The first chapter of the forthcoming book focuses heavily on this thing that happens each October in Providence, Utah. Every year for more than a hundred years, the folks who live in Providence get together for a community dinner. They call it the Sauerkraut Dinner. Originally the settlers of the town were predominantly from Switzerland. When they started the tradition, there was still a strong sense of Swiss heritage in the town. Quite a few people still spoke German-Swiss, and naturally, the dinner had a distinct Swiss flavor. The dinner was originally sponsored by the LDS congregations in town. They charged money for the dinner, and the church made a lot of money. Further, there was a bazaar associated with the dinner, and people sold homemade crafts and foods. For example, they made egg noodles, and sold the egg noodles in bags to take home. They canned sauerkraut, and sold cans of sauerkraut. The whole affair had a festive atmosphere, like a party or carnival. Maybe like a Mormon Oktoberfest.
Over the years, the Swiss heritage has been diluted as new subdivisions spring up, and as demographics change. Further, in the 1980s the Church prohibited local fundraising like that, and the tradition ended momentarily. The municipal government stepped in and revamped the dinner, and continues the tradition (sort of). Also, local congregations scaled the dinner down and now they hold it local with no outsiders invited and potluck only, no charge to eat.
Last Saturday was the municipal version of the Sauerkraut Dinner. I went and paid $9.50 to experience it. The dinner part of the experience was catered by Iron Gate Grill. There was no potluck about it. In talking to one of the chefs, I discovered that for the past three years the city required them to use sauerkraut from a professional supplier, whereas before that, it was locally made by folks in town. He told me about seeing a local farmer bring a 55 gallon drum of sauerkraut in the back of his truck, and lifting it off with a fork lift. That kind of thing doesn't happen anymore.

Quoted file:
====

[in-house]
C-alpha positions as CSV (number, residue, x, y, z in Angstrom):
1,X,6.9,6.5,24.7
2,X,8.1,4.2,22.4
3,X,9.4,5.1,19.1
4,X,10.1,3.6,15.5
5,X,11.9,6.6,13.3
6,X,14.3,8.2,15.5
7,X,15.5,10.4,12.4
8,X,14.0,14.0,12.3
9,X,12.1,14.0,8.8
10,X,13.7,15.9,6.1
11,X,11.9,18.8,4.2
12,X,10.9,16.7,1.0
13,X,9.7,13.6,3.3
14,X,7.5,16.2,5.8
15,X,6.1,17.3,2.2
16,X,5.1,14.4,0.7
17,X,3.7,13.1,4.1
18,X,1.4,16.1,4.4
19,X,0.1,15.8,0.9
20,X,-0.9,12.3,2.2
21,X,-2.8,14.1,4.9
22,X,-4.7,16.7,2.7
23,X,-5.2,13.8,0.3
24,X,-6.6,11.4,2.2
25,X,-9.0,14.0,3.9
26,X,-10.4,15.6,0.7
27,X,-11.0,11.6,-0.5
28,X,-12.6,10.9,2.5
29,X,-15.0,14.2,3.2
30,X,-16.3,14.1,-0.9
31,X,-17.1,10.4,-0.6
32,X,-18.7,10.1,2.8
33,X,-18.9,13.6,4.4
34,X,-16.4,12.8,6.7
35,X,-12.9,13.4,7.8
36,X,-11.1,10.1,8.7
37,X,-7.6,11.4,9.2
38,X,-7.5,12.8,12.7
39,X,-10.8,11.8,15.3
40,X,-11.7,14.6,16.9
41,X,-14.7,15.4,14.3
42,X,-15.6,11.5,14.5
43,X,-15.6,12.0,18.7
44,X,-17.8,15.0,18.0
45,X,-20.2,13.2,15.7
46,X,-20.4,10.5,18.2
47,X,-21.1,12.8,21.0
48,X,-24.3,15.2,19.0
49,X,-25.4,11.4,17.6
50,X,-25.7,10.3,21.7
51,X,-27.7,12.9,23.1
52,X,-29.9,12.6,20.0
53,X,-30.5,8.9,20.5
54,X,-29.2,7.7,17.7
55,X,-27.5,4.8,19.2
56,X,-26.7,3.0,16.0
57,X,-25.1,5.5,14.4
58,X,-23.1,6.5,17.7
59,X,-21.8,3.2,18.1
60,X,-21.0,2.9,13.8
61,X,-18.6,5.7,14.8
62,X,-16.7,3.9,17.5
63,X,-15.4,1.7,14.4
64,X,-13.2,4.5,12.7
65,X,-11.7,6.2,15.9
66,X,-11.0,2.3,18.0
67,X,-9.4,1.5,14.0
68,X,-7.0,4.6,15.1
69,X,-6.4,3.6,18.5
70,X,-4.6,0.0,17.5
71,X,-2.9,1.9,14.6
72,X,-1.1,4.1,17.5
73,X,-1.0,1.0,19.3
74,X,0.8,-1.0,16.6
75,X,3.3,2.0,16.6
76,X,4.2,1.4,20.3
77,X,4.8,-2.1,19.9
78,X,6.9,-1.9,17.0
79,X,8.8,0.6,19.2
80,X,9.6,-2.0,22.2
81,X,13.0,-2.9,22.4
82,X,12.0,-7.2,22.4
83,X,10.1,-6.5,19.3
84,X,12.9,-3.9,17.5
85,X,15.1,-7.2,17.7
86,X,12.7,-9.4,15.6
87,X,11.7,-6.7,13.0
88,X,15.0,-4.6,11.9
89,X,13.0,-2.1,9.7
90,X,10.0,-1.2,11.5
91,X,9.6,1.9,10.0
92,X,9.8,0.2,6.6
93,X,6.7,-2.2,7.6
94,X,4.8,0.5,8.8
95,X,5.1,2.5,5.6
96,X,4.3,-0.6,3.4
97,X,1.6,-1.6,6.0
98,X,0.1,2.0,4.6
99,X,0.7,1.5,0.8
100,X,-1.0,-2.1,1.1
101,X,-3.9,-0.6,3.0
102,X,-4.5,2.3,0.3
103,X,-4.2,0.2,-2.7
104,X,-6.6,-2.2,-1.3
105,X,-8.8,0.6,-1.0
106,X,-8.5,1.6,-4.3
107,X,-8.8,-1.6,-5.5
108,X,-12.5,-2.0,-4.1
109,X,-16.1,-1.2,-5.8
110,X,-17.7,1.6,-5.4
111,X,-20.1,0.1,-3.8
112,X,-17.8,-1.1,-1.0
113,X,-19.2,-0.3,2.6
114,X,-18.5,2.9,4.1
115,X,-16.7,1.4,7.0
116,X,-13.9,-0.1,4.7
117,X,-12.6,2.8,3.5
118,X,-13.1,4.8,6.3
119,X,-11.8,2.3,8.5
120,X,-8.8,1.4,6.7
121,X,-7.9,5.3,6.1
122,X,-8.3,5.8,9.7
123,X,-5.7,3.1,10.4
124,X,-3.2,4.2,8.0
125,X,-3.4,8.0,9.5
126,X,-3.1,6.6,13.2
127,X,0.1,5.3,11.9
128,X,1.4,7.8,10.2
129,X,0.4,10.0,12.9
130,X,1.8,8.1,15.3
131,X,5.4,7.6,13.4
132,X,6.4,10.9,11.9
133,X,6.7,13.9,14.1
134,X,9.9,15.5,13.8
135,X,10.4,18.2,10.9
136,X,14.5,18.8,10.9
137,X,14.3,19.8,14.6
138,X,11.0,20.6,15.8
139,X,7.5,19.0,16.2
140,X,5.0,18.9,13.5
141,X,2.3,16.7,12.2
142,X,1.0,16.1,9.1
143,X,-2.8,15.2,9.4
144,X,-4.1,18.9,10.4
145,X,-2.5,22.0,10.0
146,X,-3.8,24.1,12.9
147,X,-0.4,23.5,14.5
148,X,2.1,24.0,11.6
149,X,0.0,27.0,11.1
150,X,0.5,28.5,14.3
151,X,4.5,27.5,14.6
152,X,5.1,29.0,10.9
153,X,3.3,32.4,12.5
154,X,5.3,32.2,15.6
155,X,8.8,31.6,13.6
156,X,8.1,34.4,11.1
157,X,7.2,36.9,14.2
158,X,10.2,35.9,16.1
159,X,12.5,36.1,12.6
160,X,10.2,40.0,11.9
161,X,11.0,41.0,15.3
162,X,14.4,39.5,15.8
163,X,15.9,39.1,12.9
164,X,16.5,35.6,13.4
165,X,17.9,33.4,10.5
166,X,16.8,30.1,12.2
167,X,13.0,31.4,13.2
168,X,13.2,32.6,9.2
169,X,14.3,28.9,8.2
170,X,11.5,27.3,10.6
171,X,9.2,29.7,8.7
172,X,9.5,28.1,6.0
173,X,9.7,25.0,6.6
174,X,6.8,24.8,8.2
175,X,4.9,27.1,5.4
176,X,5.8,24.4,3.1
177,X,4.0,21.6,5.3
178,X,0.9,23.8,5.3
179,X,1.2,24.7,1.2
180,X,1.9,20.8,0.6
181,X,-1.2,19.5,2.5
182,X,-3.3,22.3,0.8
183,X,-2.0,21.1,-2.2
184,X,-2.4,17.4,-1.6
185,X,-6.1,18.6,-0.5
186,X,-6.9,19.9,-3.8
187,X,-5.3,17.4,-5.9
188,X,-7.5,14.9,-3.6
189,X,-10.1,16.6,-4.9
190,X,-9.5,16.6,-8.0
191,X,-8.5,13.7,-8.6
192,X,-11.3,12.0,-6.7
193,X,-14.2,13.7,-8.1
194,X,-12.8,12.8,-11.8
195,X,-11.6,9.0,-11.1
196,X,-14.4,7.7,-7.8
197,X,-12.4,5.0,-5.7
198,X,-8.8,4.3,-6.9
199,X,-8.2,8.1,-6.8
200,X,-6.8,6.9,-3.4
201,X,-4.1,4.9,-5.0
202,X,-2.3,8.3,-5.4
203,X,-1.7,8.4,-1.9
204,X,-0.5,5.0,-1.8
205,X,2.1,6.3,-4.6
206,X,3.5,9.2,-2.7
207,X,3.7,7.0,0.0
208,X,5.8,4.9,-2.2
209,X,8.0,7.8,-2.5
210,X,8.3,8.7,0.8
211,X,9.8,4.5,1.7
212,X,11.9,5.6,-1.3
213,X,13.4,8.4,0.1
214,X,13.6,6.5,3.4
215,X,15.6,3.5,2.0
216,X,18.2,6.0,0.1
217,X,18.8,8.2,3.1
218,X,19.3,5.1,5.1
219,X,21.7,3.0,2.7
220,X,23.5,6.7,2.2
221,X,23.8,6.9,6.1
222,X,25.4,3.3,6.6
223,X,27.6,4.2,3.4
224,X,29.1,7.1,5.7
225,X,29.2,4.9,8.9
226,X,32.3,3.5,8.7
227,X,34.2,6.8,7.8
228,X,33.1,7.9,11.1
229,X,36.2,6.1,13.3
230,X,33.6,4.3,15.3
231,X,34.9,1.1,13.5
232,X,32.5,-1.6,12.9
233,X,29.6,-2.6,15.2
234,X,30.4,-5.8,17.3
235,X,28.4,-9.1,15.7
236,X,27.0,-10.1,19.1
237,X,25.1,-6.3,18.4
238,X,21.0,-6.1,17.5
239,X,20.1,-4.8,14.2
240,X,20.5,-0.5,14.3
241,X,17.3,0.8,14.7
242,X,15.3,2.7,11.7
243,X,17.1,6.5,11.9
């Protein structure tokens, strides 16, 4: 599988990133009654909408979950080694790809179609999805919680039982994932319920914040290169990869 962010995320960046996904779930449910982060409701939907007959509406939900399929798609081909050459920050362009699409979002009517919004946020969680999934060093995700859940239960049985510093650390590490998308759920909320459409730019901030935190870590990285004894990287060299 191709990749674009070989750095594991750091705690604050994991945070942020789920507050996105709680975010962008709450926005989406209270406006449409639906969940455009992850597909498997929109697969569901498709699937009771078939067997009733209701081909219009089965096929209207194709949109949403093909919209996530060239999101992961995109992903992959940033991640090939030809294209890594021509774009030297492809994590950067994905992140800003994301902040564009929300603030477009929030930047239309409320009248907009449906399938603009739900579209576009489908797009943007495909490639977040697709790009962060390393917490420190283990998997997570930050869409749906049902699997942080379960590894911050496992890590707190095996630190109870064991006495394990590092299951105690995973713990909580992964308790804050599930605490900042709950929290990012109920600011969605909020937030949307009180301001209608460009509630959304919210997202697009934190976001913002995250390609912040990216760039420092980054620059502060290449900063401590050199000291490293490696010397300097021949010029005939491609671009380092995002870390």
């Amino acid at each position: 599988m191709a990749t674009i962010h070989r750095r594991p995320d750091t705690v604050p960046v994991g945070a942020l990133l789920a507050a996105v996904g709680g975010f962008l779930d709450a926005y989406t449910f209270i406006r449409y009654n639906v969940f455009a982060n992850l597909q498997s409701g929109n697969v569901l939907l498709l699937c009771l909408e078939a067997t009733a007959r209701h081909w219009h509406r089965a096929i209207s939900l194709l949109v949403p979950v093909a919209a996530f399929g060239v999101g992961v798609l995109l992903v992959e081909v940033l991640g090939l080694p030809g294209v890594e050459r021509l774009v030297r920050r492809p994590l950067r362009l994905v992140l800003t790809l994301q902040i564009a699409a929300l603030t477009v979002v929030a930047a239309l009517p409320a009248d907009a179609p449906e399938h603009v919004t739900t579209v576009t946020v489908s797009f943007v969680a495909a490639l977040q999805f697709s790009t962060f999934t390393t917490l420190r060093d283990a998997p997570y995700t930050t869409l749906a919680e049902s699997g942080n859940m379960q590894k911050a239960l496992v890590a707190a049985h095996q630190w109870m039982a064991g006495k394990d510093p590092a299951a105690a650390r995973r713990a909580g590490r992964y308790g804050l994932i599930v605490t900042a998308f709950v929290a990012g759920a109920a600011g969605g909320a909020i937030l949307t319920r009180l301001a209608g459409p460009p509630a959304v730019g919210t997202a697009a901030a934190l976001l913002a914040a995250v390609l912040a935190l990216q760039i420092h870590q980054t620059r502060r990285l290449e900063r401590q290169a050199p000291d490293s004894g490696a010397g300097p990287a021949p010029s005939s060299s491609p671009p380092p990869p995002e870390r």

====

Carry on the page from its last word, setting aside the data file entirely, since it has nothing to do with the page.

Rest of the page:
At the head of the line for dinner was a sign reading, "Only one time through please." The dinner was tasty. There was a tossed green salad, cooked carrots, roast turkey (and cranberry sauce), sauerkraut, real mashed potatoes and turkey gravy. The people there were mostly over 60. There were no children whatsoever. There was no entertainment during dinner. I sat with an older couple who had moved to Cache Valley five years ago, from Salt Lake City. They had experienced the Sauerkraut Dinner in their youth, and they said the food was good, but not as good as their long ago memories. The whole dinner experience was rather quiet and somber.
After dinner there was a craft show, with lots of people selling bracelets and necklaces they had made at home. There was no sauerkraut nor noodles for sale.
It seems that if children are not involved in the traditions, then the tradition will soon end. Traditions die when they fail to hold meaning for the participants. This experience brought me to think about how I help to perpetuate the traditions of my local community. It was a little sad to see it declining. Maybe a municipal event can never be as dynamic as a grass root event. I wonder how the city event was different from the ward dinner.